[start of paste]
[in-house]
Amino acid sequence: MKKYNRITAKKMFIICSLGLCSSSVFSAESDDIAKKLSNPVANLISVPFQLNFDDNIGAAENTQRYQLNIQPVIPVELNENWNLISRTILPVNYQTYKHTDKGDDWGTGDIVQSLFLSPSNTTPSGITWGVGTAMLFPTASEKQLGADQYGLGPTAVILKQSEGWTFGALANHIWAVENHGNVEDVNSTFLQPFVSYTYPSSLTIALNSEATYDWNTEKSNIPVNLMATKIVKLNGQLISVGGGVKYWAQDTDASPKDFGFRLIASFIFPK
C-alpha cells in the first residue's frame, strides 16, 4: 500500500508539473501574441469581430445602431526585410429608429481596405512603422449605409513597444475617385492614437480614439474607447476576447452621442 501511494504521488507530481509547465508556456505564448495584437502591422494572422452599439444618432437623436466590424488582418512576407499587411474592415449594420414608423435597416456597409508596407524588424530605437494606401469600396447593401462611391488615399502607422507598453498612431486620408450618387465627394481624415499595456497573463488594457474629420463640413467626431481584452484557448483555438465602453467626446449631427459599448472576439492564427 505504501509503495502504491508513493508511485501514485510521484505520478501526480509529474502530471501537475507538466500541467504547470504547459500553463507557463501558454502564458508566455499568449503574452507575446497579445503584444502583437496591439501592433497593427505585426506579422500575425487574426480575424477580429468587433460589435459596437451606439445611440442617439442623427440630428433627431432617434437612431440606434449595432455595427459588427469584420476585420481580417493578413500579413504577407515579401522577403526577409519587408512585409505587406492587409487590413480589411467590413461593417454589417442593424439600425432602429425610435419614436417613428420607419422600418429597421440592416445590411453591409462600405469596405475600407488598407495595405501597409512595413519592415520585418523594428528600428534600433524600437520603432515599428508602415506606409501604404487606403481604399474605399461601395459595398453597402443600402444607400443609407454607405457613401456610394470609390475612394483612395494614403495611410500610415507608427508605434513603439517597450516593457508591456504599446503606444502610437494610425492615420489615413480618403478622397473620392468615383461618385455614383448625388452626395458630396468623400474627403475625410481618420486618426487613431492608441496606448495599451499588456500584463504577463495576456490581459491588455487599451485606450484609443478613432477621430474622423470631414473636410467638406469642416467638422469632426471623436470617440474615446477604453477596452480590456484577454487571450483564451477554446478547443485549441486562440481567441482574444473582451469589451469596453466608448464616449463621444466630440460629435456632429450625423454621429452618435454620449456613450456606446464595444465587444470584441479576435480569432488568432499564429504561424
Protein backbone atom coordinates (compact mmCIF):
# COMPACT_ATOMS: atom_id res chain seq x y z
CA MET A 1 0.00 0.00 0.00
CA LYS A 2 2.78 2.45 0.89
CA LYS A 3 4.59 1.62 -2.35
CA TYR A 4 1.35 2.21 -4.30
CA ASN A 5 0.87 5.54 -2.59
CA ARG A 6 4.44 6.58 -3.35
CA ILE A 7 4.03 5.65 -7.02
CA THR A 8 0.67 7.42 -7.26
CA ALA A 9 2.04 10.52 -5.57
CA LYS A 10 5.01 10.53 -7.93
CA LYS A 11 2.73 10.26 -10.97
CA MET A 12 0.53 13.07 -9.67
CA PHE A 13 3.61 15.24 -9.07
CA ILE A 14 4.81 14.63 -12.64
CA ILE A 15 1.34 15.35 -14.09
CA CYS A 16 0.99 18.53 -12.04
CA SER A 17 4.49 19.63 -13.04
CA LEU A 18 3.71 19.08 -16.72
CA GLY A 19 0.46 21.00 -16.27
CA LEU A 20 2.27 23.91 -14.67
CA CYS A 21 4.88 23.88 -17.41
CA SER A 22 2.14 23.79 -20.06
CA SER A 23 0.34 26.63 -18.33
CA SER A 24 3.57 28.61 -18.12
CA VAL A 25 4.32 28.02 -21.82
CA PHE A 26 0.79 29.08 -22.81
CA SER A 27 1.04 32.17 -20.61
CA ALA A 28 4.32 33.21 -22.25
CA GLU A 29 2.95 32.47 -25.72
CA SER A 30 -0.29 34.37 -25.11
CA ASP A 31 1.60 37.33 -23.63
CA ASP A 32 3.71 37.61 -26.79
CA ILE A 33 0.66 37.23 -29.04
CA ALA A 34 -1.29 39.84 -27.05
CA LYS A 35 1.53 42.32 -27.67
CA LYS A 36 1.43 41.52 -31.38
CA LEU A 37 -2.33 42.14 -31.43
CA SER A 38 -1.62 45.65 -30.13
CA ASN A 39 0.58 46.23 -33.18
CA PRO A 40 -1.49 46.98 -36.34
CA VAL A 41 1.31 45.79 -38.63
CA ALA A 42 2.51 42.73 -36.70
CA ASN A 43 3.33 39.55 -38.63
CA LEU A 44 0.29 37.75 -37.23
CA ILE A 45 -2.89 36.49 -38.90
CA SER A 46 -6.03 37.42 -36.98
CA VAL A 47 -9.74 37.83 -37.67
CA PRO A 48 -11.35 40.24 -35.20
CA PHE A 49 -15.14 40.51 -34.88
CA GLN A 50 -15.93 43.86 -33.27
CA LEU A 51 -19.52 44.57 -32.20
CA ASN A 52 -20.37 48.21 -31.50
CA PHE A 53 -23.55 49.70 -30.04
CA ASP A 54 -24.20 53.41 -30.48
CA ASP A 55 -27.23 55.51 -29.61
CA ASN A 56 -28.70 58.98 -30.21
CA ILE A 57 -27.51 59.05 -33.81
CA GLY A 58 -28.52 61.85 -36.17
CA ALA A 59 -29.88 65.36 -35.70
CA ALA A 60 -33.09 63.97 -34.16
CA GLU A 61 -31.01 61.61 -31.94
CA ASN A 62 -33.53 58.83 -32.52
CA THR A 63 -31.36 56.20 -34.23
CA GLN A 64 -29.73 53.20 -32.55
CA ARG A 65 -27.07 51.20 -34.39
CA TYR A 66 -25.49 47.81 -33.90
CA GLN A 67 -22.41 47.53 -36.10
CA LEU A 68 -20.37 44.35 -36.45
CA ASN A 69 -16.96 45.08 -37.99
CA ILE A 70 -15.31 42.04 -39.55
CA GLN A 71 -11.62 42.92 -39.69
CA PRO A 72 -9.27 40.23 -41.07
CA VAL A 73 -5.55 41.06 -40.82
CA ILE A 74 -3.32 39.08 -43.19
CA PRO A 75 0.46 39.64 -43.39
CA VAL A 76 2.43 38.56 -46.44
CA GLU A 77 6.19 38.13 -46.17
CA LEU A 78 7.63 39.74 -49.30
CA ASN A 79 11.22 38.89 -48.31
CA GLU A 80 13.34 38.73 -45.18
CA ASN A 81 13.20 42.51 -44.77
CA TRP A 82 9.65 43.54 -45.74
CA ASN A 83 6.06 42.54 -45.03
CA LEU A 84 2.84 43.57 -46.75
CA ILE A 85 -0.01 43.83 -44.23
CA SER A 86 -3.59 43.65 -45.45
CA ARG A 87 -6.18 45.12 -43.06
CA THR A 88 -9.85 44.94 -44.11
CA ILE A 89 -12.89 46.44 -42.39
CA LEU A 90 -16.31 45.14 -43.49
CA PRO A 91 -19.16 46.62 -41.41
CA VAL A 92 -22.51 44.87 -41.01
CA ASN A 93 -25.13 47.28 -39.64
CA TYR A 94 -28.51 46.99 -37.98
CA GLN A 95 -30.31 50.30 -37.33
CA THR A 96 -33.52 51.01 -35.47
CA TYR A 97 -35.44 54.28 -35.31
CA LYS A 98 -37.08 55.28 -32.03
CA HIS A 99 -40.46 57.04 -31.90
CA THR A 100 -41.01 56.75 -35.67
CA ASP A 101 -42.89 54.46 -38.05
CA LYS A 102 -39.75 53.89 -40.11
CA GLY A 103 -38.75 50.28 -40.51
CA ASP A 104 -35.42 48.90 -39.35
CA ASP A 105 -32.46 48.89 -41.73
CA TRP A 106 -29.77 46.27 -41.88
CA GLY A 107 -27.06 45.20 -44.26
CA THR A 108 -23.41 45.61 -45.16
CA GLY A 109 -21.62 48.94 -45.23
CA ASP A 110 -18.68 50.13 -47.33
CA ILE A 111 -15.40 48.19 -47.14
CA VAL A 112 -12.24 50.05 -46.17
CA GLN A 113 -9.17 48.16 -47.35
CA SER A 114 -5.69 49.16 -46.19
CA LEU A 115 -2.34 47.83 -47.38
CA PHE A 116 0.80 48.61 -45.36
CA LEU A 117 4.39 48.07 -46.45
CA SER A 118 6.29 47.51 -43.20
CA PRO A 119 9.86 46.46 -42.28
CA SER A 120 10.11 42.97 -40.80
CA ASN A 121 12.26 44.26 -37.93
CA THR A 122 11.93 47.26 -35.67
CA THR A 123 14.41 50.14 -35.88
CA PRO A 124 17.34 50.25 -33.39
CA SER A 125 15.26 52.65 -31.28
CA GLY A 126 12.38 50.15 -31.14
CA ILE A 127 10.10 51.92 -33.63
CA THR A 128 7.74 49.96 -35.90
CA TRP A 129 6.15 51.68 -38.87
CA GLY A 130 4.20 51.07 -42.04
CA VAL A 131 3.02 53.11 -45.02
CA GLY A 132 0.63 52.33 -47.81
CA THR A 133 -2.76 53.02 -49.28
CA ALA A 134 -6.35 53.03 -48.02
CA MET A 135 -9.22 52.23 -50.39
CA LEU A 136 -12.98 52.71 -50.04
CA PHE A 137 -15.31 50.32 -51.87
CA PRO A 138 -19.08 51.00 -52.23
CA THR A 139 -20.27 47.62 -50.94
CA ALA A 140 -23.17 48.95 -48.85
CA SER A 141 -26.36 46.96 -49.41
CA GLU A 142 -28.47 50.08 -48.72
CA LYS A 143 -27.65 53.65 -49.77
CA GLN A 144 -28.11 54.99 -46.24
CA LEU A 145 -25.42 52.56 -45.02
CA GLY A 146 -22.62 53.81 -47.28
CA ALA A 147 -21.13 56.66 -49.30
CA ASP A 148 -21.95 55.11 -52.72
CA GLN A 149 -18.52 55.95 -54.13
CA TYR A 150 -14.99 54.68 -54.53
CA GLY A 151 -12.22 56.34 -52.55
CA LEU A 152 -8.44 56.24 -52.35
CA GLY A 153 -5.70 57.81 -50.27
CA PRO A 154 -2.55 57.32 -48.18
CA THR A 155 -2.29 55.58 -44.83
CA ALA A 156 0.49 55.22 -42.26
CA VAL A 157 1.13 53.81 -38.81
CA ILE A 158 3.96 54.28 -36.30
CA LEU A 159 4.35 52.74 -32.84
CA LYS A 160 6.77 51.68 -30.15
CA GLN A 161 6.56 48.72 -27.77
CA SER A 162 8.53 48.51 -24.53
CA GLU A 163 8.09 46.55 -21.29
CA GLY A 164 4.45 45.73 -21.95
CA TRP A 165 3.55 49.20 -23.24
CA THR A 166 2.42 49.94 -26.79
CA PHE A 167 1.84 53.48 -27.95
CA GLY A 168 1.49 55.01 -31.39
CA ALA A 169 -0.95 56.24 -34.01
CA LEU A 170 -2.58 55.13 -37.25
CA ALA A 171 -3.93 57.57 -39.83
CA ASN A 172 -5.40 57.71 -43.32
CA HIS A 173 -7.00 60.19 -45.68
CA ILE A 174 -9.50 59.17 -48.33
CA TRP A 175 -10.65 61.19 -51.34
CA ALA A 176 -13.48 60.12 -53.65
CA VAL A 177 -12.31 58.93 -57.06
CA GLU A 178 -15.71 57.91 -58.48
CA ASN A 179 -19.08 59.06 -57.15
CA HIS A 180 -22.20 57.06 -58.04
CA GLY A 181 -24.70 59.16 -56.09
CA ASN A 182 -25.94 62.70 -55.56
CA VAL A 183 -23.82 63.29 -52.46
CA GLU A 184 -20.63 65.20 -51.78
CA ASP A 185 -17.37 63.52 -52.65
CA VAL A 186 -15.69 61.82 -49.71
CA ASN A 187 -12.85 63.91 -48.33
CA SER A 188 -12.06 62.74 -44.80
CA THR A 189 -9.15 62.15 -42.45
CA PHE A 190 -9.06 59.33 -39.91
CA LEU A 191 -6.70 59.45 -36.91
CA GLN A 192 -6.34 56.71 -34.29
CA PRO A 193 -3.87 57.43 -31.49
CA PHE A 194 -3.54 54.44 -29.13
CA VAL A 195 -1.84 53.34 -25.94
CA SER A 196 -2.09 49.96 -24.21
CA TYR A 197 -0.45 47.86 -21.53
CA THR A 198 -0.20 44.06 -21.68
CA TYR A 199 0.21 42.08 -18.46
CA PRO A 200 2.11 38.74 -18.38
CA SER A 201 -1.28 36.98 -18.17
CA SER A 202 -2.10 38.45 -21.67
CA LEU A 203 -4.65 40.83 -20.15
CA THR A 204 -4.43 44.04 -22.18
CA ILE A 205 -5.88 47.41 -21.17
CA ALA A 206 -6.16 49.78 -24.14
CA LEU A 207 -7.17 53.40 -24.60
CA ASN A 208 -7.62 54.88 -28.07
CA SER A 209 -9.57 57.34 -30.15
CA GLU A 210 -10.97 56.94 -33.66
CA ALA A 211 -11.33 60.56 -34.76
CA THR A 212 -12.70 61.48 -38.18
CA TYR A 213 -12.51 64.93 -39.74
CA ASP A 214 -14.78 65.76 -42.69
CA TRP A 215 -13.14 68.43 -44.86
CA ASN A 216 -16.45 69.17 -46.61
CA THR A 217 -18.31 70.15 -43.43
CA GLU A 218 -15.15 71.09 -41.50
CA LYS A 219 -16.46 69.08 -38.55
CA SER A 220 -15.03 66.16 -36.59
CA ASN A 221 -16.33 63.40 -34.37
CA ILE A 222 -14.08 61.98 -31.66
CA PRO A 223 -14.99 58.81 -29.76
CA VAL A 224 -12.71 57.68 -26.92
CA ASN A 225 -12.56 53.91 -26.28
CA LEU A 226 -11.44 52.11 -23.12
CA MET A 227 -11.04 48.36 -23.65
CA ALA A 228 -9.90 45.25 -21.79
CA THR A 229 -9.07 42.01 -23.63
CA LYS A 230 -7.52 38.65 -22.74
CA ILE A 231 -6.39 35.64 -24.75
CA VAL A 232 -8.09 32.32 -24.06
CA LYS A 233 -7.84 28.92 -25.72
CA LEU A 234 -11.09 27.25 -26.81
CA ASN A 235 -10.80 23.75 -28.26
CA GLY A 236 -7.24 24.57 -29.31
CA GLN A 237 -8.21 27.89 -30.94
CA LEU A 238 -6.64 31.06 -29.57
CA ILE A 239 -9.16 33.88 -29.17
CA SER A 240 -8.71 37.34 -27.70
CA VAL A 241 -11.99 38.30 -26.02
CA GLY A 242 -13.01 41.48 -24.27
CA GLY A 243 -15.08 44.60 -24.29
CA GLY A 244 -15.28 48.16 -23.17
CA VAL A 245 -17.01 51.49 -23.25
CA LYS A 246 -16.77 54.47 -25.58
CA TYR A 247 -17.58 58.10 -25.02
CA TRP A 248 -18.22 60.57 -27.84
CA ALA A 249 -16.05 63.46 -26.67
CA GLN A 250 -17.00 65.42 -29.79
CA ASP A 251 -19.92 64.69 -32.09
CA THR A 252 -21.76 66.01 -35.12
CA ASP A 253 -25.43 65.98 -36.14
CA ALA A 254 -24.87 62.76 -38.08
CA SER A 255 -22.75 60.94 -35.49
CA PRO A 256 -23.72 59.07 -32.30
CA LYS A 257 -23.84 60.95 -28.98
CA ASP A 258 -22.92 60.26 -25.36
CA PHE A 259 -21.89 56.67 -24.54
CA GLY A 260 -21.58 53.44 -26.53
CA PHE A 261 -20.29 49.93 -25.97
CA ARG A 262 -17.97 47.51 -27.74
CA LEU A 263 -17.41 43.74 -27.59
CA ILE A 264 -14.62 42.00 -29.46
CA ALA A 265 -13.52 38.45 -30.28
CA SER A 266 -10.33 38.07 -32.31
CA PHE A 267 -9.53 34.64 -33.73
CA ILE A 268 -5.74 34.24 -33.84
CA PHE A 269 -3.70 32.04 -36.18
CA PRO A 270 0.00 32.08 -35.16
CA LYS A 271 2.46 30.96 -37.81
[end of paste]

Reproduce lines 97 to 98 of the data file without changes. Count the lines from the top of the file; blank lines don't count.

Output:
CA VAL A 92 -22.51 44.87 -41.01
CA ASN A 93 -25.13 47.28 -39.64